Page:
How does the architecture process work?
The architecture industry has been around for a long time. As far as we've heard, only one industry has been around longer and answering questions about that process may become a little R rated, so we'll stick to the architecture.
It is a Process
Because the industry has been around so long, there are some standards for how we practice. Although technology and the law lead to occasional changes, the general principles stay the same. The most important thing to understand is that getting a project designed and built is a process, it takes time. Decisions are not made all at once, but throughout the course of a project.
The architecture process is broken down into six standard phases. Each phase has a purpose and a level of expectation that you as the owner can expect to see from your architect and other consultants. In general the phases are sequential and you as the owner will sign off on the completion of each phase, permitting the project to move forward based on the decisions you made up to that point. The time frame to complete each phase varies depending on the complexity of your project.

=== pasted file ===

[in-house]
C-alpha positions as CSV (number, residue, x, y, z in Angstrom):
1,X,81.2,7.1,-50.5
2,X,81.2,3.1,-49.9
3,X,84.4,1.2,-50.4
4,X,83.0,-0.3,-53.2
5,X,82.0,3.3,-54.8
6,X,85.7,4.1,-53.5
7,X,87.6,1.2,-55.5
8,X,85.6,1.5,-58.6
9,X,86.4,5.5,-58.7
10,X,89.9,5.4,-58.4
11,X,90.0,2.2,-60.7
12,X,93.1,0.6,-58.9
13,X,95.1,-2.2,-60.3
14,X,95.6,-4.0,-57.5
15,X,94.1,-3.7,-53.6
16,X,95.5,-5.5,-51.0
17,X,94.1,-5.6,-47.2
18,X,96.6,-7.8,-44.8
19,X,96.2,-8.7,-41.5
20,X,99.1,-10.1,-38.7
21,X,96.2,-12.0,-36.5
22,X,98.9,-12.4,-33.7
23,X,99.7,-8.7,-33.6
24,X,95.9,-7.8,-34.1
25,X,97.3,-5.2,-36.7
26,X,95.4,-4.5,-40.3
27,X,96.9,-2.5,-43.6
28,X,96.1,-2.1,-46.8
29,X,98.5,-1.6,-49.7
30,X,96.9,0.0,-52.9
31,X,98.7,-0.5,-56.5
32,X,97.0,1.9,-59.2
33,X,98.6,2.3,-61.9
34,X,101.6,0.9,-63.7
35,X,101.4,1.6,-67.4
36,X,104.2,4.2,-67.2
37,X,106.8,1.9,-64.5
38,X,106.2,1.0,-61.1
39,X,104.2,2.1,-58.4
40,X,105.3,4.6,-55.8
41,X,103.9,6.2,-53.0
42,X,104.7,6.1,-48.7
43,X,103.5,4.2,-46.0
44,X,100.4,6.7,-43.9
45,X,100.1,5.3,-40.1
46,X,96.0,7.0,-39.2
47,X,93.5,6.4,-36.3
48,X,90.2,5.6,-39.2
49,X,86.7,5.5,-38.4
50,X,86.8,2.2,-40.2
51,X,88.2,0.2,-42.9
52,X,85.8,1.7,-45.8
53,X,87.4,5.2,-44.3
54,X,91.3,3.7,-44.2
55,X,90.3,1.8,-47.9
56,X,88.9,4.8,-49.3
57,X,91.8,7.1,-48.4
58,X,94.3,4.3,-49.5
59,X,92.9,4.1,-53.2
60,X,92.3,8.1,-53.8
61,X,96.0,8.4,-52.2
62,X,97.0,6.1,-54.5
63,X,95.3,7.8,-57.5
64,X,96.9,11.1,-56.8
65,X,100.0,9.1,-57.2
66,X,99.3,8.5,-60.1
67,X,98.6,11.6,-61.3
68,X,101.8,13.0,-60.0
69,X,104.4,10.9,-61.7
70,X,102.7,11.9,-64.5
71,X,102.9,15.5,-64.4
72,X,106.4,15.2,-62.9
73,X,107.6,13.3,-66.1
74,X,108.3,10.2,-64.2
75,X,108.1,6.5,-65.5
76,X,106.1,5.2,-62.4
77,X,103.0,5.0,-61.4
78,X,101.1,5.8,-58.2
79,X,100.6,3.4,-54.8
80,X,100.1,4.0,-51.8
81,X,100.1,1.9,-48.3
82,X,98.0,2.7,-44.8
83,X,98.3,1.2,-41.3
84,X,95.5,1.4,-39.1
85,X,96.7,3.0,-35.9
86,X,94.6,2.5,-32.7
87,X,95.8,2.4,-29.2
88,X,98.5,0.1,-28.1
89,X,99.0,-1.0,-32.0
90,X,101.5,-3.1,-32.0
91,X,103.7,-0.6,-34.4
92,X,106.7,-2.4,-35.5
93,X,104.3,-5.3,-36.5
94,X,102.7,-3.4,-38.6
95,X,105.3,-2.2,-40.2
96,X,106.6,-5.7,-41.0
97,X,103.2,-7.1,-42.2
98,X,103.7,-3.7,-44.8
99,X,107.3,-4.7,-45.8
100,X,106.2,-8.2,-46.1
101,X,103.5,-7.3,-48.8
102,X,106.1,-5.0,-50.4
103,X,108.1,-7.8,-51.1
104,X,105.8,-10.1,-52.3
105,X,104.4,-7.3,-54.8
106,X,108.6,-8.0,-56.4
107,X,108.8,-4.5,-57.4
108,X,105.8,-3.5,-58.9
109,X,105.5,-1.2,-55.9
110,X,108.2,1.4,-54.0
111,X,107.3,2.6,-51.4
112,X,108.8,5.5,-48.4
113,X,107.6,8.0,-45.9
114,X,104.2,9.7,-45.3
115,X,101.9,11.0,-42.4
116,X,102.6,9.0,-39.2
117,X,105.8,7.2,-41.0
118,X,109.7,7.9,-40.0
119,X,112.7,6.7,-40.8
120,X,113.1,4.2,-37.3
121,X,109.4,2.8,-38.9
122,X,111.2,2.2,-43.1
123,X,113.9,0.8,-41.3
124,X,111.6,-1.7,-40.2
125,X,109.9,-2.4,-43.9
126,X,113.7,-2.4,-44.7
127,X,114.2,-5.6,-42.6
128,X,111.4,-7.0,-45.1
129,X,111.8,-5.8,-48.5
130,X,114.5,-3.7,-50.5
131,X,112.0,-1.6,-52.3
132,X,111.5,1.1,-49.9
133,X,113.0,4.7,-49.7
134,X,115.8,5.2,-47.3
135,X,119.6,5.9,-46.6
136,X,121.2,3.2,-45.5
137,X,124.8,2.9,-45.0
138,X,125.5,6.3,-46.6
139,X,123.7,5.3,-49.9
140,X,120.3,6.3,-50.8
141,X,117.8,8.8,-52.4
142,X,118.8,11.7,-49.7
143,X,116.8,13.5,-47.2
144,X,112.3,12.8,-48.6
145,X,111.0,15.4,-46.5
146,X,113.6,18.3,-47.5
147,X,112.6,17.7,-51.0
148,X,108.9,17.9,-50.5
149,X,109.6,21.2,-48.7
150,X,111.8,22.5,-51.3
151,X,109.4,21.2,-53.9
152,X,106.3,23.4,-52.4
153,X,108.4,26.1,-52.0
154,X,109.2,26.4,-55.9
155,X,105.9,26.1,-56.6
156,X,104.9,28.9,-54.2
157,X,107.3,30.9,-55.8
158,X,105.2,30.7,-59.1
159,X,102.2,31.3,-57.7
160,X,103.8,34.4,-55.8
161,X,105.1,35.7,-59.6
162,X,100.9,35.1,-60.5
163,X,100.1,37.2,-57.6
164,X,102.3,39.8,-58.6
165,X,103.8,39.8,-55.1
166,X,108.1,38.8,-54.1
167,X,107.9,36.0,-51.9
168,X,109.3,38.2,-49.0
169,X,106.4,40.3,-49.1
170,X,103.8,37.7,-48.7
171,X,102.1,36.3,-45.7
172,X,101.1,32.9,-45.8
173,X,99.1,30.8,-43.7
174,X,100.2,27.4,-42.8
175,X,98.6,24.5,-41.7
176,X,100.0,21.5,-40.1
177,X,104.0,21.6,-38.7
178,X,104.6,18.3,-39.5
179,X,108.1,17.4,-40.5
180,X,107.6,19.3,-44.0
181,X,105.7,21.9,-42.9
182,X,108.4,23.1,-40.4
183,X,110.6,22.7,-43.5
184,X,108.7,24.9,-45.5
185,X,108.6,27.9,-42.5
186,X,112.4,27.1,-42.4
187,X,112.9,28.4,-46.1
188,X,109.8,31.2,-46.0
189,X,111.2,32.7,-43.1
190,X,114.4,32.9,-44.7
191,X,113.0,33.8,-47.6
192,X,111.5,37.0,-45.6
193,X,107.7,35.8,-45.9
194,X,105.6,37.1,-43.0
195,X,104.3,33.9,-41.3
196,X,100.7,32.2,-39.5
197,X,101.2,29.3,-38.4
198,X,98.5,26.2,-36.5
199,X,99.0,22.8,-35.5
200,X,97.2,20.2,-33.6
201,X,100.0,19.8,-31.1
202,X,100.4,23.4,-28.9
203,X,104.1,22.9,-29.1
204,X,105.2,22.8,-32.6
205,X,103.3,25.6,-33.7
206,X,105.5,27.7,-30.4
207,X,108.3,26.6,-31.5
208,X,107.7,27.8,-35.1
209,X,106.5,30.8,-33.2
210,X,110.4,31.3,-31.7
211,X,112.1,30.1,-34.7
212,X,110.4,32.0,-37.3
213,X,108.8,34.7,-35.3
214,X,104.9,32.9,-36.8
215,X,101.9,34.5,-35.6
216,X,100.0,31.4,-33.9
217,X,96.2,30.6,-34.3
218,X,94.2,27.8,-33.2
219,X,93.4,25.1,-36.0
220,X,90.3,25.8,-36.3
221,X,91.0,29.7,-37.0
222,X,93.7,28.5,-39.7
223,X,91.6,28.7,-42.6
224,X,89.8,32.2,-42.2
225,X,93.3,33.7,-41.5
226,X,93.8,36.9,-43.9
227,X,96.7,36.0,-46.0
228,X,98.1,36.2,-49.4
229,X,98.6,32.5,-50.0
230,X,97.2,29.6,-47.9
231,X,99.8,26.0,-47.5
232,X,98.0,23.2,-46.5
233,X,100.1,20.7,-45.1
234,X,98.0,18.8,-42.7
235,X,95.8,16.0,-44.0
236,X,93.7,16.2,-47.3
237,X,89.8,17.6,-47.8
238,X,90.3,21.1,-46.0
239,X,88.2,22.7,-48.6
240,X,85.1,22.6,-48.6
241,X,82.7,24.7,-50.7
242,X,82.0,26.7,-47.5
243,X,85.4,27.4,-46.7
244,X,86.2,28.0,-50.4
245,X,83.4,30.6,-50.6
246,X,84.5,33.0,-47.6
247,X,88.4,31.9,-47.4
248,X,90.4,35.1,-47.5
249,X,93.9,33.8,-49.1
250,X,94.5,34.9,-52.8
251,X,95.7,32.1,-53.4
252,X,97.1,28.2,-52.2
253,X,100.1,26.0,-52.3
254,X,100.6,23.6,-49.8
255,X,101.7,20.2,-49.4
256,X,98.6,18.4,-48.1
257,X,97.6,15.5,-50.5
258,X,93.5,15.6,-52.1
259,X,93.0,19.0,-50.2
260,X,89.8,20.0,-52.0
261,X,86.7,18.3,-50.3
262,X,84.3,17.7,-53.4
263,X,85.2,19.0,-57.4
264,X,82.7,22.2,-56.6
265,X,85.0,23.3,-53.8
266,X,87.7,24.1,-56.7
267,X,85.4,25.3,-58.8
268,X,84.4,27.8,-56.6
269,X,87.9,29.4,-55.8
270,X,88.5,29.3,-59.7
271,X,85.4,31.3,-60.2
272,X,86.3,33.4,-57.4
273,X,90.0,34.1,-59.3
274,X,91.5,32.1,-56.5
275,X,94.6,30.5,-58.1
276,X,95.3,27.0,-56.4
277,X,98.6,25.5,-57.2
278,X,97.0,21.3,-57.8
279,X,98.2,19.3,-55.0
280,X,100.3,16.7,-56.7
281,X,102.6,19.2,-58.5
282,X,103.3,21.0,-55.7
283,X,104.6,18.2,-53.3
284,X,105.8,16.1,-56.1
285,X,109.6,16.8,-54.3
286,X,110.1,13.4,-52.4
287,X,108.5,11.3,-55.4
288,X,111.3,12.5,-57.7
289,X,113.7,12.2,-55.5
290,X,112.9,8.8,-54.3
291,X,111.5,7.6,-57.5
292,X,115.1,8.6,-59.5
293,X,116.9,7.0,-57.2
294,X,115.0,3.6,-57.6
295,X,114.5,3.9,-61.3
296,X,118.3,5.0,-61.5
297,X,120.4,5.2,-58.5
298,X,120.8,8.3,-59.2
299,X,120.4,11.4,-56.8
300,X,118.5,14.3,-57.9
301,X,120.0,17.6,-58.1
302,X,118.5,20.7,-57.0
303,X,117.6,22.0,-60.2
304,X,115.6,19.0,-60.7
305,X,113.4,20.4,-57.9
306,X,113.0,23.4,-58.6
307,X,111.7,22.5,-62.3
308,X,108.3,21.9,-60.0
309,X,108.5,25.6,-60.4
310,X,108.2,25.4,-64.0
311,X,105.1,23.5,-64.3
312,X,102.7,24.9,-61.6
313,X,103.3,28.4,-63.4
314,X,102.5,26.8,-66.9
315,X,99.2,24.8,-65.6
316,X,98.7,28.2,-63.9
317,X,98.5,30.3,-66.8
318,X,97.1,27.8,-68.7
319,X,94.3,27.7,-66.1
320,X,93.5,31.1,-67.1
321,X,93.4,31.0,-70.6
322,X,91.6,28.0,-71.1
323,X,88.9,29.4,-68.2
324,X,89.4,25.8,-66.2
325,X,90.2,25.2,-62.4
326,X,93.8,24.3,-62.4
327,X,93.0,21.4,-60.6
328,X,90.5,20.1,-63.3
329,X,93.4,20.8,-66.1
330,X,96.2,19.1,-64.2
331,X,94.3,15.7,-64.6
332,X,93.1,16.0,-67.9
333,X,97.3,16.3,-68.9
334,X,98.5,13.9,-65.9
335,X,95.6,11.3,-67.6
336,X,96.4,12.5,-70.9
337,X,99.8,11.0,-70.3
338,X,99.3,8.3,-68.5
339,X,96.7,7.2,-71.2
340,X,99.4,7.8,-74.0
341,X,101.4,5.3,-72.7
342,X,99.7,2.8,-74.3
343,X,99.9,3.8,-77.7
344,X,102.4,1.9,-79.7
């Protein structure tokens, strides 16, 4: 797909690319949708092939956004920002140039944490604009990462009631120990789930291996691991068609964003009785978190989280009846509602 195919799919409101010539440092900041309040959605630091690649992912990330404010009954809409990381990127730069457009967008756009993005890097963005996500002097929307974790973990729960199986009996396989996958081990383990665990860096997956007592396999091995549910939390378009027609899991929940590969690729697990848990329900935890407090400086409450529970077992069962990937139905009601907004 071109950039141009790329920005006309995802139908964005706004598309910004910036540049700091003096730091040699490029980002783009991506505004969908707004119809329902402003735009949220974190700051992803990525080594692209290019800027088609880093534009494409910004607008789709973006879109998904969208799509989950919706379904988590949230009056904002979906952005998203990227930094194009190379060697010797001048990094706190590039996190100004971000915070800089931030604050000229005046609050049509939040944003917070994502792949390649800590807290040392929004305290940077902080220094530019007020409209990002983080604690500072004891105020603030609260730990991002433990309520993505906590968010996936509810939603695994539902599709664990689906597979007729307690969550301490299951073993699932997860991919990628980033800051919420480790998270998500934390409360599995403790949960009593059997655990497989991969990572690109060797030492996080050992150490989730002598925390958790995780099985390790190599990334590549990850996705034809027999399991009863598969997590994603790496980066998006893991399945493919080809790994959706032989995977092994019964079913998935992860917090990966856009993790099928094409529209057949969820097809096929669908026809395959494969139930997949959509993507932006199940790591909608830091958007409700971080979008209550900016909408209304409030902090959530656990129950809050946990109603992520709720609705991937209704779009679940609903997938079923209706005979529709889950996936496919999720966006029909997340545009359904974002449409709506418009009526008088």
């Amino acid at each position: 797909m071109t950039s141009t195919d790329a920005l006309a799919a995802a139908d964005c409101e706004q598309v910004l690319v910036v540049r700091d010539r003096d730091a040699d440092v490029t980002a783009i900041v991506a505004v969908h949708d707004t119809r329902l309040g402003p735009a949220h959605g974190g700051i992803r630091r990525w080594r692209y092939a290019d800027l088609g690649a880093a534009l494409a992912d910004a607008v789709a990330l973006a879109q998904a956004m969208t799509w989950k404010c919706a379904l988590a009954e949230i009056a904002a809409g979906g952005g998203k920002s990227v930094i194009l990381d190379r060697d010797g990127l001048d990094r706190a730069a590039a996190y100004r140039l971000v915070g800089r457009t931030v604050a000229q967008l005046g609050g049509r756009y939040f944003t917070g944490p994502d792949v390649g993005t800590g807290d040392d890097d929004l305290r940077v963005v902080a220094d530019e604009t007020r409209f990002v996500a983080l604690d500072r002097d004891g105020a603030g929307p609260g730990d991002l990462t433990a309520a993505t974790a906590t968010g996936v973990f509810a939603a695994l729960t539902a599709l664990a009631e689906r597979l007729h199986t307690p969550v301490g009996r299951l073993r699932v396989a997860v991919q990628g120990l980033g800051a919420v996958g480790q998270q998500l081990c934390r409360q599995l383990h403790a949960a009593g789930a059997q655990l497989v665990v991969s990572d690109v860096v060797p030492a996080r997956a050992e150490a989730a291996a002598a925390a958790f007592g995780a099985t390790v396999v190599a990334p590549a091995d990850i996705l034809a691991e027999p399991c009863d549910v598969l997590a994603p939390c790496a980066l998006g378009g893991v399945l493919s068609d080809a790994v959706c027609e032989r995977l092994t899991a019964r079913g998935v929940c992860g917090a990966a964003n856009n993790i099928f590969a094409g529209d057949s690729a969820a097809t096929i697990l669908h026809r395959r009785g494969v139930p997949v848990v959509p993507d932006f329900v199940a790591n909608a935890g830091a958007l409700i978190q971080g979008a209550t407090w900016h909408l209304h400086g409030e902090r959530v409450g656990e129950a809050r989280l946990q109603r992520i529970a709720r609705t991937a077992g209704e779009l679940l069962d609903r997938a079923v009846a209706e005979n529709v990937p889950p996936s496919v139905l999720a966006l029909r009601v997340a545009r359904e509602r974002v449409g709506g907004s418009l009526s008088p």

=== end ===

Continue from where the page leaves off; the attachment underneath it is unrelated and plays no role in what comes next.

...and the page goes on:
Architect as Agent
Your architect will act as your agent throughout this process from early design through the completion of construction. Your architect is not there to just design your project, but to also coordinate with other technical consultants (engineers, etc.), city officials (planners, building department officials, etc.), and your contractor. This process is most likely new to you. Let your architect be your guide.
We could go on, but there is much detail to this answer. That's why we developed a free Architecture Process Guide available for download. This handy PDF file goes into depth on this topic.